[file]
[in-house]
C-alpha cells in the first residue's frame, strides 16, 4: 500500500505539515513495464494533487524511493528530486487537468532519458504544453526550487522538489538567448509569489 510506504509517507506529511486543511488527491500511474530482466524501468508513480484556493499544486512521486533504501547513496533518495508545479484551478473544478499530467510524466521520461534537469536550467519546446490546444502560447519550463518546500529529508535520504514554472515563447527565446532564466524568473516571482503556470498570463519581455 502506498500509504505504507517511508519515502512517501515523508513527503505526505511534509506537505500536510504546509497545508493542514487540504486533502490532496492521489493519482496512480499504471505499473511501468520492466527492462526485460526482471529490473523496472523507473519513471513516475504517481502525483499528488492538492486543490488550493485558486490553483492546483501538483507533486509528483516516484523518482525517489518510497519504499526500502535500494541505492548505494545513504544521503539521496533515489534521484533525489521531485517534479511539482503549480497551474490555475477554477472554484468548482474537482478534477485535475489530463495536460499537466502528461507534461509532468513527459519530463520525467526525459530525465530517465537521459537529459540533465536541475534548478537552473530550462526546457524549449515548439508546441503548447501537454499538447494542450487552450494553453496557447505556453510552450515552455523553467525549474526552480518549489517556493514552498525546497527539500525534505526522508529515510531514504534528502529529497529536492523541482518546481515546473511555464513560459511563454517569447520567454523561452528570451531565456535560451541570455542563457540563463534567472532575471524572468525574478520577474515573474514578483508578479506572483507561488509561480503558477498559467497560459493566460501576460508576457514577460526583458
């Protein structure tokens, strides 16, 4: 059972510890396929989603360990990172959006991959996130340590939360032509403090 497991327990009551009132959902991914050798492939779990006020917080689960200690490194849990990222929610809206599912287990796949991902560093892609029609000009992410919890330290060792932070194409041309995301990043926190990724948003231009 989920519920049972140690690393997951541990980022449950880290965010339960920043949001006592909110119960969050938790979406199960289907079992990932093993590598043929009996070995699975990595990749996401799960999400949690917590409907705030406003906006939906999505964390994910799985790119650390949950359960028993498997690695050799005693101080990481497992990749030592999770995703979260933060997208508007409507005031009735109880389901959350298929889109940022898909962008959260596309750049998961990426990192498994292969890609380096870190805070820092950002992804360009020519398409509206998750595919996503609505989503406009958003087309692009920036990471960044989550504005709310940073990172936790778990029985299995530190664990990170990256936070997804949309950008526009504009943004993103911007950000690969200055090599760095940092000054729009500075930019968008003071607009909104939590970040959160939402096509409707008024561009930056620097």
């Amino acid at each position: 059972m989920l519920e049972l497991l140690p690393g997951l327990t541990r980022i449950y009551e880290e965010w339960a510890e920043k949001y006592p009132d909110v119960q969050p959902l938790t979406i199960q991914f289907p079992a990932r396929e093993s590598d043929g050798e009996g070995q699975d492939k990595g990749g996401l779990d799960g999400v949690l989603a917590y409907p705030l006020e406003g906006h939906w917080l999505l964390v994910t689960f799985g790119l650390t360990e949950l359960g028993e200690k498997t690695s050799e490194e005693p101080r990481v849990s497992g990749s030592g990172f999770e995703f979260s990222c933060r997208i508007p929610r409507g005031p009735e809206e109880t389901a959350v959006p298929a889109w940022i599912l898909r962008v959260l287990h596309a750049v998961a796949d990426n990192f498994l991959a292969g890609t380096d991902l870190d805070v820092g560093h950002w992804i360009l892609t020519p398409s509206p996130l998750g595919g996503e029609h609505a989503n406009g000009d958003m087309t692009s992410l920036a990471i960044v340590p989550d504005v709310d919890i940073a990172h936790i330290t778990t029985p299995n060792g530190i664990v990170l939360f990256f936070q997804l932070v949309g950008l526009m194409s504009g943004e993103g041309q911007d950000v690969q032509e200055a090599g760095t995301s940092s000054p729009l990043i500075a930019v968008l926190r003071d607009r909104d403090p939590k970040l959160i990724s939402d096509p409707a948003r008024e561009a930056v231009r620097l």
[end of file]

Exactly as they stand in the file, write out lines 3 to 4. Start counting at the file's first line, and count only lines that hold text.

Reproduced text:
């Protein structure tokens, strides 16, 4: 059972510890396929989603360990990172959006991959996130340590939360032509403090 497991327990009551009132959902991914050798492939779990006020917080689960200690490194849990990222929610809206599912287990796949991902560093892609029609000009992410919890330290060792932070194409041309995301990043926190990724948003231009 989920519920049972140690690393997951541990980022449950880290965010339960920043949001006592909110119960969050938790979406199960289907079992990932093993590598043929009996070995699975990595990749996401799960999400949690917590409907705030406003906006939906999505964390994910799985790119650390949950359960028993498997690695050799005693101080990481497992990749030592999770995703979260933060997208508007409507005031009735109880389901959350298929889109940022898909962008959260596309750049998961990426990192498994292969890609380096870190805070820092950002992804360009020519398409509206998750595919996503609505989503406009958003087309692009920036990471960044989550504005709310940073990172936790778990029985299995530190664990990170990256936070997804949309950008526009504009943004993103911007950000690969200055090599760095940092000054729009500075930019968008003071607009909104939590970040959160939402096509409707008024561009930056620097």
């Amino acid at each position: 059972m989920l519920e049972l497991l140690p690393g997951l327990t541990r980022i449950y009551e880290e965010w339960a510890e920043k949001y006592p009132d909110v119960q969050p959902l938790t979406i199960q991914f289907p079992a990932r396929e093993s590598d043929g050798e009996g070995q699975d492939k990595g990749g996401l779990d799960g999400v949690l989603a917590y409907p705030l006020e406003g906006h939906w917080l999505l964390v994910t689960f799985g790119l650390t360990e949950l359960g028993e200690k498997t690695s050799e490194e005693p101080r990481v849990s497992g990749s030592g990172f999770e995703f979260s990222c933060r997208i508007p929610r409507g005031p009735e809206e109880t389901a959350v959006p298929a889109w940022i599912l898909r962008v959260l287990h596309a750049v998961a796949d990426n990192f498994l991959a292969g890609t380096d991902l870190d805070v820092g560093h950002w992804i360009l892609t020519p398409s509206p996130l998750g595919g996503e029609h609505a989503n406009g000009d958003m087309t692009s992410l920036a990471i960044v340590p989550d504005v709310d919890i940073a990172h936790i330290t778990t029985p299995n060792g530190i664990v990170l939360f990256f936070q997804l932070v949309g950008l526009m194409s504009g943004e993103g041309q911007d950000v690969q032509e200055a090599g760095t995301s940092s000054p729009l990043i500075a930019v968008l926190r003071d607009r909104d403090p939590k970040l959160i990724s939402d096509p409707a948003r008024e561009a930056v231009r620097l």